Of course, if Lucas surprises us all and decides to helm a film as a director again, Williams would surely be on the shortlist of composers to score the project.

Brian De Palma

In his stellar oeuvre, Williams’s work with Brian De Palma often gets overlooked. Yet, the composer’s score for the 1978 horror film The Fury is one of his most nuanced – it is delicate and aptly creepy.

Even in De Palma’s long and illustrious line of musical collaborations, such as with Ryuichi Sakamoto on Snake Eyes and Giorgio Moroder on Scarface, the music of The Fury stands out. The theme song saw a bit of a revival when it was used in the HBO series Euphoria, just before the title screen of season two episode eight.

De Palma seems to have another horror in the works – a story revolving around a predatory film mogul that takes it cue from the Harvey Weinstein scandal. Few details about the project have been made public. For all we know, De Palma may very well be considering Williams for the score, and it would mark their first collaboration in almost half a century.

Chris Columbus

Williams’s collaboration with Chris Columbus may not have been as prolific as with Lucas and Spielberg, but the pairing has given us a few classics, most notably in the wizarding world of Harry Potter. The first film’s theme song has come to embody the character so much that even mentioning his name mentally evokes the languid melody.

Their history goes further back than Harry Potter, however, with the two having worked on Home Alone (1990), Home Alone 2: Lost in New York (1992) and Stepmom (1998). Their last collaboration was in Harry Potter and the Prisoner of Azkaban (2004), on which Columbus served as a producer after having directed the first two films. With the movie marking its 20th anniversary this year, perhaps it’s time for the two to mark the occasion with a new project.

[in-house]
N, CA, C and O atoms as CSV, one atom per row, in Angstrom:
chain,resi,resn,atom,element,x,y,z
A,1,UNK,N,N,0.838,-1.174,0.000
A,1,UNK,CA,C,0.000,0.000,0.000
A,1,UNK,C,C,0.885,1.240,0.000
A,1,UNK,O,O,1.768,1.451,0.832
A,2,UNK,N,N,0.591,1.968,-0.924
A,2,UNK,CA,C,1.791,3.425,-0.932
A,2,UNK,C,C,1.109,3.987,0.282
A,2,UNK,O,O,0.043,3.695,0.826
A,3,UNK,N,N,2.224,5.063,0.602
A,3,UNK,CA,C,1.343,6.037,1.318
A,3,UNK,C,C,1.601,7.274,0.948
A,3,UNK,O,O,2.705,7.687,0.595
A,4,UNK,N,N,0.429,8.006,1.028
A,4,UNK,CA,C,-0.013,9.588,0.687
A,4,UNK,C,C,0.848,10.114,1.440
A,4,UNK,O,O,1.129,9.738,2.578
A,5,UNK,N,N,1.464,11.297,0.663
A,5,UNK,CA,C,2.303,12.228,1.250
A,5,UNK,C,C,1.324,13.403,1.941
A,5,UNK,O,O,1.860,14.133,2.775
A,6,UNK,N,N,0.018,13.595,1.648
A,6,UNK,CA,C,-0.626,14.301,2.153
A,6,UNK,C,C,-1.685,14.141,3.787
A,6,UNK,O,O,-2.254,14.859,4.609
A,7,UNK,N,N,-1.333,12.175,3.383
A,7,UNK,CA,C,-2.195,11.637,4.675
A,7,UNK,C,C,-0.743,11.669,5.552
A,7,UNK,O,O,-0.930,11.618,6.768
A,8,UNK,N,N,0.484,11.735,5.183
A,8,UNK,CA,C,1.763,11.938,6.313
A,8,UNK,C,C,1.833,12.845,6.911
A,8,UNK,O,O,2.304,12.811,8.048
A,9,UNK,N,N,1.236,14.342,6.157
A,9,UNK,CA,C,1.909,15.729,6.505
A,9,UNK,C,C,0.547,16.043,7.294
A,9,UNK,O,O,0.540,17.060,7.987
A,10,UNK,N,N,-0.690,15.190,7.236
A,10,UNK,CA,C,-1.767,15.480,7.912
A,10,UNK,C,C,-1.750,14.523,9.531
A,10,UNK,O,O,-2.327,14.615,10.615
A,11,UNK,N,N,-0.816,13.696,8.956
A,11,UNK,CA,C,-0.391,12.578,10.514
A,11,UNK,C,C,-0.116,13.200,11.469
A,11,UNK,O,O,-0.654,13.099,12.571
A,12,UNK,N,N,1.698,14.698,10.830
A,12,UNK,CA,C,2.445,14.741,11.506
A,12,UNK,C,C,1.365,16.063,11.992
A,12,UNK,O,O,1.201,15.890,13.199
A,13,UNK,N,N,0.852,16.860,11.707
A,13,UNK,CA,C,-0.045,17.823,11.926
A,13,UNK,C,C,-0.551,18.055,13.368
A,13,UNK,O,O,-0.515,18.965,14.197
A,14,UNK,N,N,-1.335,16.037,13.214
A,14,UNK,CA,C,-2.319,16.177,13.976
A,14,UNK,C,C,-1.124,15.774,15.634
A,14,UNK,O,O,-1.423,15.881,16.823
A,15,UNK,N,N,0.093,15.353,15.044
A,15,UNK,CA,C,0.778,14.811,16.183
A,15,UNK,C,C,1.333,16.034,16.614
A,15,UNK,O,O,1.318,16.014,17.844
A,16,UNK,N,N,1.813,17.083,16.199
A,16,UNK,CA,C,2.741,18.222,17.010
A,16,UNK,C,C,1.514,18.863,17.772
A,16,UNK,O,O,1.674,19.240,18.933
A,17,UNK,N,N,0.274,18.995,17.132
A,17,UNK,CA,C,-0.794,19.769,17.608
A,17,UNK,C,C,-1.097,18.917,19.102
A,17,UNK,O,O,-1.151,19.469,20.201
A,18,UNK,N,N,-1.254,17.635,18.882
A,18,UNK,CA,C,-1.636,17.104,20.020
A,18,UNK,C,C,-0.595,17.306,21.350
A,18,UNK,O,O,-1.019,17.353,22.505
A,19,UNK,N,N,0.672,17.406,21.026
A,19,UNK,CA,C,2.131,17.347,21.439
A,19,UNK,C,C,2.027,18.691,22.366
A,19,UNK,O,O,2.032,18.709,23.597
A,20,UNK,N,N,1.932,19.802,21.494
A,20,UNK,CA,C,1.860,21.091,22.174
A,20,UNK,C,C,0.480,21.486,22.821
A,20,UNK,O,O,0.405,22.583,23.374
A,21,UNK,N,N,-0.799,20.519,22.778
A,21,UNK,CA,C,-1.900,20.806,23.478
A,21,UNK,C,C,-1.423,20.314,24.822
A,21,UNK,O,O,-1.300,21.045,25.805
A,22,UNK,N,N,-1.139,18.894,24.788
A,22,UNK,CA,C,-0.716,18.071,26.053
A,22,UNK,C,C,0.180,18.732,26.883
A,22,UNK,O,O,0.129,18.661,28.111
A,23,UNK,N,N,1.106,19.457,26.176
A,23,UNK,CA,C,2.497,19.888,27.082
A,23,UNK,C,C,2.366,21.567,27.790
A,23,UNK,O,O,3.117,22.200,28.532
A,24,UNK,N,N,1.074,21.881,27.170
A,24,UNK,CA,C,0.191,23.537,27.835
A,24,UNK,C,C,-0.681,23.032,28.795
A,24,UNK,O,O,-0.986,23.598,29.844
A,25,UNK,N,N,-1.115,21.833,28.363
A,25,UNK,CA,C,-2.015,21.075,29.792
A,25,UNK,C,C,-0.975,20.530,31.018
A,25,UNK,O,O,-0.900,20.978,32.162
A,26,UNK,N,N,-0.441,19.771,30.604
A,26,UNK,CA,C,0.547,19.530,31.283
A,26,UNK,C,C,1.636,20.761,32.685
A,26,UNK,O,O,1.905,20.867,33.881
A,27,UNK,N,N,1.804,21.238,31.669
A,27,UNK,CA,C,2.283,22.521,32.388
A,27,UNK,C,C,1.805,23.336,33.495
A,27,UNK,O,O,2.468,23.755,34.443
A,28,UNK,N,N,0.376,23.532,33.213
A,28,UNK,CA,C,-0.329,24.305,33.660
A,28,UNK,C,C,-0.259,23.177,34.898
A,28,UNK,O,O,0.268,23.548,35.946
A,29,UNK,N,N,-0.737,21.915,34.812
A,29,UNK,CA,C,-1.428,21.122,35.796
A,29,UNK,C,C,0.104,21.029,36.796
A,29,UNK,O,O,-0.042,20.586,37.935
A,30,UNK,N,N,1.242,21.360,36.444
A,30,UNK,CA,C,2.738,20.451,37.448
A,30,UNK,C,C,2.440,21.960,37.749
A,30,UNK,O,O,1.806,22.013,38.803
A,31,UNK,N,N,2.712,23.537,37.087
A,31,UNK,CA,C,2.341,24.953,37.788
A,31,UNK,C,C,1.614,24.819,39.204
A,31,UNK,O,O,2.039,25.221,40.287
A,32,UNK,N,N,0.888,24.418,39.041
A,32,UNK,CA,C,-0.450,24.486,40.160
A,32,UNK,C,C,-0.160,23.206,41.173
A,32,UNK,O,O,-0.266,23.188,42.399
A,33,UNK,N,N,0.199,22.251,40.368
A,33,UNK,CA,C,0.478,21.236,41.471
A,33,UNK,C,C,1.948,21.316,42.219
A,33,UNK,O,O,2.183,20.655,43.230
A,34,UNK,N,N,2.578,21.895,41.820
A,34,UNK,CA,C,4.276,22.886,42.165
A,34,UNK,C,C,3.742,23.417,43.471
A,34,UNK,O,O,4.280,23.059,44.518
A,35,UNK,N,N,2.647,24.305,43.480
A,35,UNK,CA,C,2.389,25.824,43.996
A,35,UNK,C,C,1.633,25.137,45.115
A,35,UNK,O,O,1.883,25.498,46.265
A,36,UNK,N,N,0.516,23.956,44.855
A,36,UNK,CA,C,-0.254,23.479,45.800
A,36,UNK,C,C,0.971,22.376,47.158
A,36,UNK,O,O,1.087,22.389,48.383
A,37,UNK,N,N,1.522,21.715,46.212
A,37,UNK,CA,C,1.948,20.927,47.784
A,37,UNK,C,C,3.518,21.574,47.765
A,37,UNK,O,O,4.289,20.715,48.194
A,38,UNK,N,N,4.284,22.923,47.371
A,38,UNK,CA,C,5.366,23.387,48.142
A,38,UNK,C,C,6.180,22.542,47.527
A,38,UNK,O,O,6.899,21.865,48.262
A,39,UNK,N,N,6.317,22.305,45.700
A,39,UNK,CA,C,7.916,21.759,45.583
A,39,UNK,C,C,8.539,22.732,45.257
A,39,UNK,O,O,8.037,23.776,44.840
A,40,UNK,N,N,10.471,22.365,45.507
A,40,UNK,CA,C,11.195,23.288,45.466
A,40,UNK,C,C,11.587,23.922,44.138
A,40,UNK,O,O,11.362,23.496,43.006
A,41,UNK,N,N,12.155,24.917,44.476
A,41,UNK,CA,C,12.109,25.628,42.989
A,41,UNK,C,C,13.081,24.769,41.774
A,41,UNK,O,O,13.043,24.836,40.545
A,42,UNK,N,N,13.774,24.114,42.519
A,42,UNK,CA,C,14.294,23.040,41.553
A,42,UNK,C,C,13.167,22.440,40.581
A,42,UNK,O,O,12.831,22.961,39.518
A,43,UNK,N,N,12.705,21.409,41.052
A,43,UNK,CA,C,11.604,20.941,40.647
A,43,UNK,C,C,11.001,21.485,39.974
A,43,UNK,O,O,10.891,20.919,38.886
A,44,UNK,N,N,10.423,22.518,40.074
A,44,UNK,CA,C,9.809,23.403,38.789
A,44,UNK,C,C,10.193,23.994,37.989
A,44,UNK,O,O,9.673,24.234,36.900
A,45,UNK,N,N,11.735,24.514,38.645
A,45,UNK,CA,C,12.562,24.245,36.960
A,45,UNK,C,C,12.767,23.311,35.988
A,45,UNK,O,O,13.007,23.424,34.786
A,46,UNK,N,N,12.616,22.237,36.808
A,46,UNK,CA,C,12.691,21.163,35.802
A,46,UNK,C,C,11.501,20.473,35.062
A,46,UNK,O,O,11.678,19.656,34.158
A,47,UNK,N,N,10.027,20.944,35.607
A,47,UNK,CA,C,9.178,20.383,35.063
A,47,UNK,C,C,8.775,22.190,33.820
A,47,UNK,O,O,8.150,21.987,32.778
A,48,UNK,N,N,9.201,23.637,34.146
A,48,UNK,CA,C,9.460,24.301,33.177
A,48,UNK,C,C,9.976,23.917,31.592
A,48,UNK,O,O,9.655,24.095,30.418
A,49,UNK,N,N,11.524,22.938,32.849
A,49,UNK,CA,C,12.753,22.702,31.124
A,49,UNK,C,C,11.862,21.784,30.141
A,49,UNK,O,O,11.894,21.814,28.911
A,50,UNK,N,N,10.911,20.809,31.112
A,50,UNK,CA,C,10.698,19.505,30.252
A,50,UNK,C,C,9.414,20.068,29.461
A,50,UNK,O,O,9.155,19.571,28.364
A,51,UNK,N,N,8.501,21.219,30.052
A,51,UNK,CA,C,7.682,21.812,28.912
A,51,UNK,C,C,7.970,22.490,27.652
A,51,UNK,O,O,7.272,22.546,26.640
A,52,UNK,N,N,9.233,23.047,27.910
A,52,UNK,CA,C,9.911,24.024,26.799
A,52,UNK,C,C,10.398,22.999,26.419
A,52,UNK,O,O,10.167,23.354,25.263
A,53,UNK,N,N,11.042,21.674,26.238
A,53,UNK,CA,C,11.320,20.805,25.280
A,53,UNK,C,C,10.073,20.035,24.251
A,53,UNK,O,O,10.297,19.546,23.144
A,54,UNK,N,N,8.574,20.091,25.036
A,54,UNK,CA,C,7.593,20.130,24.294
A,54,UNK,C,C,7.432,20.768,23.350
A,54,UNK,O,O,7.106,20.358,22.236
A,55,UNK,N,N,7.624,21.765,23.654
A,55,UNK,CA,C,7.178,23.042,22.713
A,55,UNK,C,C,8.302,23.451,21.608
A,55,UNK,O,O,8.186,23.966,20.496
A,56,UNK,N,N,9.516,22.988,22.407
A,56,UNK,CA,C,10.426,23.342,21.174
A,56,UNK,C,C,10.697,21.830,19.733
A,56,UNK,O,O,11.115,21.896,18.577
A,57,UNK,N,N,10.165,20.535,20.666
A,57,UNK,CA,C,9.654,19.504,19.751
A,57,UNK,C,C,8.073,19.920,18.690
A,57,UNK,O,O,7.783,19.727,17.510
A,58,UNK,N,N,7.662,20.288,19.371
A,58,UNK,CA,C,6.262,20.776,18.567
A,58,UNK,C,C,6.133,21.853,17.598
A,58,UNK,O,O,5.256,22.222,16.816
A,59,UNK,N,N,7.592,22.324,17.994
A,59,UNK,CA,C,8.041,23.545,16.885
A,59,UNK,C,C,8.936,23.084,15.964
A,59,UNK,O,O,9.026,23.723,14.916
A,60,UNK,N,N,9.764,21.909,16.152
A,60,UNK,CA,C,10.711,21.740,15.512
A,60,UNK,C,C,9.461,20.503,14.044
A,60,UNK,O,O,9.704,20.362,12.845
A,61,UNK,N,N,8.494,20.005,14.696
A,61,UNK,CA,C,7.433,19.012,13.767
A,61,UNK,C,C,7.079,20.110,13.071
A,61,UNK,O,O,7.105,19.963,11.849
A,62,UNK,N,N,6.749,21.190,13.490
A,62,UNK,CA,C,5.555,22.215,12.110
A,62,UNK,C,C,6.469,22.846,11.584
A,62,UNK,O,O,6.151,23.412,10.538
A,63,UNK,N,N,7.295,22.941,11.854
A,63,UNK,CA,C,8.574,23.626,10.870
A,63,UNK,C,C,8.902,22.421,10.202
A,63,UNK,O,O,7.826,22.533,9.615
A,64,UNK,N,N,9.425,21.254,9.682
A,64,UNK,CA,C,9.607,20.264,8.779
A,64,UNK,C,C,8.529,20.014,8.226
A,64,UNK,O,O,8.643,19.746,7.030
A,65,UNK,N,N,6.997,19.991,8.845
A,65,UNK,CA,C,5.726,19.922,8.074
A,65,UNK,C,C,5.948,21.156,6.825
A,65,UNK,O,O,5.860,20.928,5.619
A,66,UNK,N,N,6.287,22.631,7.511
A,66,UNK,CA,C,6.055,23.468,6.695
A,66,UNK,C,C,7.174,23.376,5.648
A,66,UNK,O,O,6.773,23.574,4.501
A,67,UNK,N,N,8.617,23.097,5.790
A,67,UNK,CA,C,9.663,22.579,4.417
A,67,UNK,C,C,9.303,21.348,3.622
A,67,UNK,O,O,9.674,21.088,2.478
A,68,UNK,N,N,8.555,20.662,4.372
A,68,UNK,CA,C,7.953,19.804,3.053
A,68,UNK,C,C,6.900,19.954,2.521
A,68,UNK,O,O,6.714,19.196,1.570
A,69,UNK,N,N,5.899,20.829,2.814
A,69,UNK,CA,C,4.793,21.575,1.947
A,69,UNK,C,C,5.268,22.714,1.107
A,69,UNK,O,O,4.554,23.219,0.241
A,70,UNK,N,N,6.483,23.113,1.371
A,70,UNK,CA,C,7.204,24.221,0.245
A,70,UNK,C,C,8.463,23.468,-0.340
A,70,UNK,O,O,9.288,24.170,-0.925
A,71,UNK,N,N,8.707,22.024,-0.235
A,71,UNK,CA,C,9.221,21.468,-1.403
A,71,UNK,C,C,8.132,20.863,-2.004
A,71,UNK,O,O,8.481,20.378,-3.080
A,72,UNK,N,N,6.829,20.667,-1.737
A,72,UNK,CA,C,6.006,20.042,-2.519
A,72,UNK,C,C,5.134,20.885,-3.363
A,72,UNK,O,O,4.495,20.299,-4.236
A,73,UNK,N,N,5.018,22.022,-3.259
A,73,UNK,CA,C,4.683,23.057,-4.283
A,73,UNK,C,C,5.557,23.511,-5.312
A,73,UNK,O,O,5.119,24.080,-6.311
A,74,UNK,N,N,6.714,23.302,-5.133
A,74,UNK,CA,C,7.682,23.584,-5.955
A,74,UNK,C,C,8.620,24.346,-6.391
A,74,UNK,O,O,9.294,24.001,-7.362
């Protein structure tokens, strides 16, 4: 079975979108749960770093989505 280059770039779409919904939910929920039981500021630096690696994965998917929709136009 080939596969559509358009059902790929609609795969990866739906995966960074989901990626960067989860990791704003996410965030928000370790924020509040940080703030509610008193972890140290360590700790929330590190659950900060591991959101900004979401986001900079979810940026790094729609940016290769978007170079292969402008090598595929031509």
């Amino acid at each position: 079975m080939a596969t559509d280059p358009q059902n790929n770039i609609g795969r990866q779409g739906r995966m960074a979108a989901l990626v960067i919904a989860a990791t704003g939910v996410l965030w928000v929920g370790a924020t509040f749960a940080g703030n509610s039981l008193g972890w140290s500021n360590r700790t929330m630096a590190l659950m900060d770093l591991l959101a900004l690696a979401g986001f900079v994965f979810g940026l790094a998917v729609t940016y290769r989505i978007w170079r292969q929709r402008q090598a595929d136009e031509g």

Jennifer Kent

Another terrifically terrifying score by Williams is the one he composed for John Badham’s 1979 film Dracula. The main title starts with howling wolves and a creaking string section that blooms into epic volumes and cascading melodies. The film itself has received mixed reviews, but ultimately it inspired Williams to deliver a masterclass in how to evoke horror through music.

Williams’s next project may come from his resume as a horror composer and could mark a first-time collaboration. It could be a film by The Babadook filmmaker Jennifer Kent, who has been a forerunner in the genre for the past two decades. Yes, this is speculative, but all we’re saying is that given Williams’s aptitude for horror and the fact that it’s been a while since he’s worked on the genre, a good fright flick may be the thing to convince Williams to pick up his baton.

Oliver Stone

Oliver Stone and Williams have worked together on three films, including Born on the Fourth of July (1989), JFK (1991) and Nixon (1995). The soundtracks are unmistakably Williams’s in style, with lush orchestral passages and pensive flourishes.

With plenty of dramas unfolding in the American political sphere, Stone has ample materials to draw from for his next epic, and that could be what Williams himself is on the lookout for.

Updated: January 02, 2024, 9:08 AM